Now it’s time to reveal a little secret. For 17 years, I have from time to time spoken of a certain woman on a panel with me about the topic of world missions. This woman had heard me speak on Christian Hedonism. So on the panel she said, “I don’t think you should say, ‘Pursue joy with all your might.’ I think you should say, ‘Pursue obedience with all your might.’” To this I responded, “But that’s like saying, ‘Don’t pursue peaches with all your might, pursue fruit.’”
Well, that was Elisabeth Elliot and the panel was at Caister (the EFIC summer gathering) on the east coast of England. She was allergic to anything that smacked of mushy, mawkish, sentimentalistic emotionalism. Amen, Elisabeth! O how I loved sparring with someone I could not have felt more in tune with.
And then there was her tough take on feminism and her magnificent vision of sexual complementarity. When Wayne Grudem and I looked around 30 years ago for articulate, strong, female complementarian voices to include in our book Recovering Biblical Manhood and Womanhood, she was at the top of the list. But the list was not long.
Partly because of her voice, that list today would be so long we would not know where to stop. I love her for this influence. Her chapter in our book is called “The Essence of Femininity: A Personal Perspective.” The title is intentionally (and typically) provocative. She was already seeing with the eyes of a prophetess.
Christian higher education, trotting happily along in the train of feminist crusaders, is willing and eager to treat the subject of feminism, but gags on the word femininity. Maybe it regards the subject as trivial or unworthy of academic inquiry. Maybe the real reason is that its basic premise is feminism. Therefore it simply cannot cope with femininity. (395–396)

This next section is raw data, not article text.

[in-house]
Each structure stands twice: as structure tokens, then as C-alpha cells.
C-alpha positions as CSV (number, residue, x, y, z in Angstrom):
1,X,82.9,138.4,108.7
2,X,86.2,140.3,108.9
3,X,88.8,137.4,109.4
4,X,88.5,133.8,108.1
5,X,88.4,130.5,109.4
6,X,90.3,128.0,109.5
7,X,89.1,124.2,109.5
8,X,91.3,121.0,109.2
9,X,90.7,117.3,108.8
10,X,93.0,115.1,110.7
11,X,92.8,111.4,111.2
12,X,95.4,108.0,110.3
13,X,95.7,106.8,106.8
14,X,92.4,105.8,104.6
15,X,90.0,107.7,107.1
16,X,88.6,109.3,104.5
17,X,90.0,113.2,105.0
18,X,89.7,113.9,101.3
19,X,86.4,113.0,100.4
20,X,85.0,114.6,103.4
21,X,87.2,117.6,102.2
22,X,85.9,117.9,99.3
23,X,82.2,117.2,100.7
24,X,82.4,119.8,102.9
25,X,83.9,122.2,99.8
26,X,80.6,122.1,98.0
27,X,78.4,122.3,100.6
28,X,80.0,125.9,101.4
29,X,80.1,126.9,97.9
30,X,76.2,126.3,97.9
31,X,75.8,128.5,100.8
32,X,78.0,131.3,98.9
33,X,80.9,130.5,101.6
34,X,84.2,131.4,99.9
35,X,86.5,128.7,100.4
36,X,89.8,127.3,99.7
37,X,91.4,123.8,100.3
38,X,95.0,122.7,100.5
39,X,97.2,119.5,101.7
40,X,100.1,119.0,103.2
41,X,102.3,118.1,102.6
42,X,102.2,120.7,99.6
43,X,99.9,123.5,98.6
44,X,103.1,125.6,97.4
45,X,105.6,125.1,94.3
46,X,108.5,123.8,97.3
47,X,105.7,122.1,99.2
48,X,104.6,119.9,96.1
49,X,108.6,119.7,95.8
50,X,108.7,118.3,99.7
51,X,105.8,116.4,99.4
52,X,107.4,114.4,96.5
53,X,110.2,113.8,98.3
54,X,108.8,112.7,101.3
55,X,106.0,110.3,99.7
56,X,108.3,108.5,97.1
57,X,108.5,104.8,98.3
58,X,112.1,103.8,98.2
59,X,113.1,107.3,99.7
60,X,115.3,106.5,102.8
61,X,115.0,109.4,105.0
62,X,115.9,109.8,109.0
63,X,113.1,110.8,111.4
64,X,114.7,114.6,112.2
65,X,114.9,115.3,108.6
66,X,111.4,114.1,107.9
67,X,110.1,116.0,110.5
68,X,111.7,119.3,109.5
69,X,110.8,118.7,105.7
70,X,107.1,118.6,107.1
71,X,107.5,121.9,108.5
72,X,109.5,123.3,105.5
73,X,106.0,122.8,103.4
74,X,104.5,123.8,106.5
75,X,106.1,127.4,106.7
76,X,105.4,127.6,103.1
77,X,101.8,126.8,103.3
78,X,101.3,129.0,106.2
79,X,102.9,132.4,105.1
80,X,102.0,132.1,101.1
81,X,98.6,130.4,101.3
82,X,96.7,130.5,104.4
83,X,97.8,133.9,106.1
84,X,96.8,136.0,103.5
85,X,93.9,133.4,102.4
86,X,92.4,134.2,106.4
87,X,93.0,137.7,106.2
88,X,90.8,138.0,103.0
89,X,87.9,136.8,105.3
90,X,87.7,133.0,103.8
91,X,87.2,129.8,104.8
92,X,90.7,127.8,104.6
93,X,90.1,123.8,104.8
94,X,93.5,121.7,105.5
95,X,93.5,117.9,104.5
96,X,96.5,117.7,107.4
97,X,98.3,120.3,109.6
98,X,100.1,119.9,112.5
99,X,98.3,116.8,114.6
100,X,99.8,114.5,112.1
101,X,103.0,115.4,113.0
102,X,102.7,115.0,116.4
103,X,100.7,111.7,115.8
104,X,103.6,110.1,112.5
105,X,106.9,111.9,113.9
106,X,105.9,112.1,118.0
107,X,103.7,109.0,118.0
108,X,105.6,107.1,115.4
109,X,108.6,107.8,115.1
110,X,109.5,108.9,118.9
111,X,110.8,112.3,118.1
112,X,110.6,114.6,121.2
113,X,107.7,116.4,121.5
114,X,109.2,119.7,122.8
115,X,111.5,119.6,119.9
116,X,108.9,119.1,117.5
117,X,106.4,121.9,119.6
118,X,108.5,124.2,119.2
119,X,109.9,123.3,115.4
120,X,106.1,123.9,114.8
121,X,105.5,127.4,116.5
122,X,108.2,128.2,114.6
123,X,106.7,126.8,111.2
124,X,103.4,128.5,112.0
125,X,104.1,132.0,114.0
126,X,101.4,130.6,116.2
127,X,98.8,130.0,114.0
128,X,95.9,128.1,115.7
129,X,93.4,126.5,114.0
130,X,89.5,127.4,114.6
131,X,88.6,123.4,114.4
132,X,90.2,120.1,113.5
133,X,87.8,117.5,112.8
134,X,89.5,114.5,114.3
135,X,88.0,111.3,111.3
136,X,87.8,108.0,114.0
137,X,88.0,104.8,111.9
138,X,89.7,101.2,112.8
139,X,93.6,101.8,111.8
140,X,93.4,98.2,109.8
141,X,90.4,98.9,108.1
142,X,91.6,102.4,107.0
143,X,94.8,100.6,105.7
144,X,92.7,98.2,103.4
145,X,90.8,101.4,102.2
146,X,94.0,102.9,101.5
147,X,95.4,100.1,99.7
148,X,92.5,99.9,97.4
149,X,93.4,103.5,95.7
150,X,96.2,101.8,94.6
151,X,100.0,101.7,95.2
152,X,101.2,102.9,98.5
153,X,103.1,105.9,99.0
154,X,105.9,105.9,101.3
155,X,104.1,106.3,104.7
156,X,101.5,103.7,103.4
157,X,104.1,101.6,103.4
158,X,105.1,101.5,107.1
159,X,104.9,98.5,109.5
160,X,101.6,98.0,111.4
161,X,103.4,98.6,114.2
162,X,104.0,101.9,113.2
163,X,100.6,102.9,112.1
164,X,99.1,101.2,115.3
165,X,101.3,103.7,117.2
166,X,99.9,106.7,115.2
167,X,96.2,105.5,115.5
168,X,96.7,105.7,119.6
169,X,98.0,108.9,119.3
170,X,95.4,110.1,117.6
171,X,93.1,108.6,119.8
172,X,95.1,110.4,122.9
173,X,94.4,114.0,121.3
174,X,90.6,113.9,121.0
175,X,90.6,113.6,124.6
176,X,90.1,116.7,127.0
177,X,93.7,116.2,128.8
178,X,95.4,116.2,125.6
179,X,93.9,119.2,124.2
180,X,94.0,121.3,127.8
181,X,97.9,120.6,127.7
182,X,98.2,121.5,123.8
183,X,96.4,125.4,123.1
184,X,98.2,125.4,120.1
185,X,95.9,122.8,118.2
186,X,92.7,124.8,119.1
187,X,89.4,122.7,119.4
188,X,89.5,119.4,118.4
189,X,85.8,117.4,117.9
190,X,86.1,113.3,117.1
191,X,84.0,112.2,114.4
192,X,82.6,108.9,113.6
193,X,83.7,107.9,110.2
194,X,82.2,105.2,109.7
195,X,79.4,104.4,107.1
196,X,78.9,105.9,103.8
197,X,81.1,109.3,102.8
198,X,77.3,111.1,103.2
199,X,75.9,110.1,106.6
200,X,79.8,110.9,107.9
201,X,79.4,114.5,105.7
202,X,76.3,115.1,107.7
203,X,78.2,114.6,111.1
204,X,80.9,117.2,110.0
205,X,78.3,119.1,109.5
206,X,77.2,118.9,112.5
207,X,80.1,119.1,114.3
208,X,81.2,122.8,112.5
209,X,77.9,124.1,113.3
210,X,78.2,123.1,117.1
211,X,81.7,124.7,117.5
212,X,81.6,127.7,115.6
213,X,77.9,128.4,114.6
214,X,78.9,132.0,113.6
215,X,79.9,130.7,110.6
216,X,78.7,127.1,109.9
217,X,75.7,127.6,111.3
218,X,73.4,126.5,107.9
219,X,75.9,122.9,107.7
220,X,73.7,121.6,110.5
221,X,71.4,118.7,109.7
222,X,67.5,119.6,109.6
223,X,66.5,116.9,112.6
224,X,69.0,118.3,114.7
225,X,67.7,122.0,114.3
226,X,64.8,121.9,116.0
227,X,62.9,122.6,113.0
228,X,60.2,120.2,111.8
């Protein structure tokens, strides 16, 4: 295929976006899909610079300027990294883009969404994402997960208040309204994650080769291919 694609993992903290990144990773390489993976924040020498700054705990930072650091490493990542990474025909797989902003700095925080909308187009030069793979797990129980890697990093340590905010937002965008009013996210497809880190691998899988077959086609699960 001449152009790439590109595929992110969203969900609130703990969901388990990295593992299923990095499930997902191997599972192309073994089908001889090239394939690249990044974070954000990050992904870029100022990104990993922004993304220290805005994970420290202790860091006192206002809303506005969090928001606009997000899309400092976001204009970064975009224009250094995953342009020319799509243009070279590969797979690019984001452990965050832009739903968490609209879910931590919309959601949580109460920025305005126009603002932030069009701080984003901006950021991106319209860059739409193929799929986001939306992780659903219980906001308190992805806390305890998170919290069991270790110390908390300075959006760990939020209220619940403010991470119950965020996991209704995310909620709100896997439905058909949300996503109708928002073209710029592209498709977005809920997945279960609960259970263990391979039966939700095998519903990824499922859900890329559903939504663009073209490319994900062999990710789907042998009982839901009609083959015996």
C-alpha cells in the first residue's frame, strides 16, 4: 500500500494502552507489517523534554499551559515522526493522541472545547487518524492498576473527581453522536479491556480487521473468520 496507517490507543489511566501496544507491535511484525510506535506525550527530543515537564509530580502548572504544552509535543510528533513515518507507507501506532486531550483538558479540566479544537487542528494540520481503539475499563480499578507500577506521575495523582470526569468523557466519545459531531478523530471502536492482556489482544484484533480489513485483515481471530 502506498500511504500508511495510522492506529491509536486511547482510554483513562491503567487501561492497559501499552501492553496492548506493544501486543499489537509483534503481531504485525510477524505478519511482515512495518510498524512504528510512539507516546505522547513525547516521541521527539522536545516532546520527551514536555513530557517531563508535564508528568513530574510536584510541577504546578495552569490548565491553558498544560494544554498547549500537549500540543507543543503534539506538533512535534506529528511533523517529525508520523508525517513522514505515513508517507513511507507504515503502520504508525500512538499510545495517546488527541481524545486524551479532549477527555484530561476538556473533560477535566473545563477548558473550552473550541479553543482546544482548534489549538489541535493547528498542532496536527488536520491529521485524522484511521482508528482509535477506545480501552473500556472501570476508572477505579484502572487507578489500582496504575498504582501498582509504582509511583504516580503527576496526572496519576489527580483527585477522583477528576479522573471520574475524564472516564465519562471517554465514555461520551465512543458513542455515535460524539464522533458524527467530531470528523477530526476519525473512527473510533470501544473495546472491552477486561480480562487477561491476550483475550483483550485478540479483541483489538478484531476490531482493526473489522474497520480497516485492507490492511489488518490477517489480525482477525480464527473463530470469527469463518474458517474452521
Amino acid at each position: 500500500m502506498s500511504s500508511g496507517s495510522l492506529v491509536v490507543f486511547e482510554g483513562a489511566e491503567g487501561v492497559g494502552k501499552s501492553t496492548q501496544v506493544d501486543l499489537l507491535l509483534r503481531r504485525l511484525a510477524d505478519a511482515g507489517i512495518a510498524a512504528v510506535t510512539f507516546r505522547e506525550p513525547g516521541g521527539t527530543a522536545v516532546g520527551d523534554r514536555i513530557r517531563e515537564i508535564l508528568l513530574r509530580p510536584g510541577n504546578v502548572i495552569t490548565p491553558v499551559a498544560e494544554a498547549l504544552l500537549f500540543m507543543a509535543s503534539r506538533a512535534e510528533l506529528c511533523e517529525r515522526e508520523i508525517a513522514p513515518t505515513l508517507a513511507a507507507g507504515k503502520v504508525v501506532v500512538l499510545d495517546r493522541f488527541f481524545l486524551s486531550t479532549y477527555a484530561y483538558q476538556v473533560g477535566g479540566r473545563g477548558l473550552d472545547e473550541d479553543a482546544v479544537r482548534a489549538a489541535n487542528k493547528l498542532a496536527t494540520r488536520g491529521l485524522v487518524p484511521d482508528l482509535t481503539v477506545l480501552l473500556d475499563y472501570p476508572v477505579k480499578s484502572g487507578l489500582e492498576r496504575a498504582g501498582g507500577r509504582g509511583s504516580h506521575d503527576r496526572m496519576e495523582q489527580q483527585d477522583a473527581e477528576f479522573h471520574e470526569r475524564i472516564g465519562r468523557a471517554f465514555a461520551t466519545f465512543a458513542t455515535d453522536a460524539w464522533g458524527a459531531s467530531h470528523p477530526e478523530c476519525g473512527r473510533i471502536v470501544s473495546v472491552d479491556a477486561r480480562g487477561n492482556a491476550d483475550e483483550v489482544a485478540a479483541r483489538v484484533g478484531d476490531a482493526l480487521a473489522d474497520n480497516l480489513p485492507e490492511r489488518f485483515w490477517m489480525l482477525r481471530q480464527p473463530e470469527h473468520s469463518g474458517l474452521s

She spoke, on the one hand, “from the vantage point of the ‘peasants’ in the Stone-Age culture where I once lived” (395), and on the other hand from a sophisticated vision of how the universe is put together:
What I have to say is not validated by my having a graduate degree or a position on the faculty or administration of an institution of higher learning. … Instead, it is what I see as the arrangement of the universe and the full harmony and tone of Scripture. This arrangement is a glorious hierarchical order of graduated splendor, beginning with the Trinity descending through seraphim, cherubim, archangels, angels, men and all lesser creatures, a mighty universal dance, choreographed for the perfection and fulfillment of each participant. (394)
When we deal with masculinity and femininity, we are dealing with the “live and awful shadows of realities utterly beyond our control and largely beyond our direct knowledge,” as Lewis puts it. (397)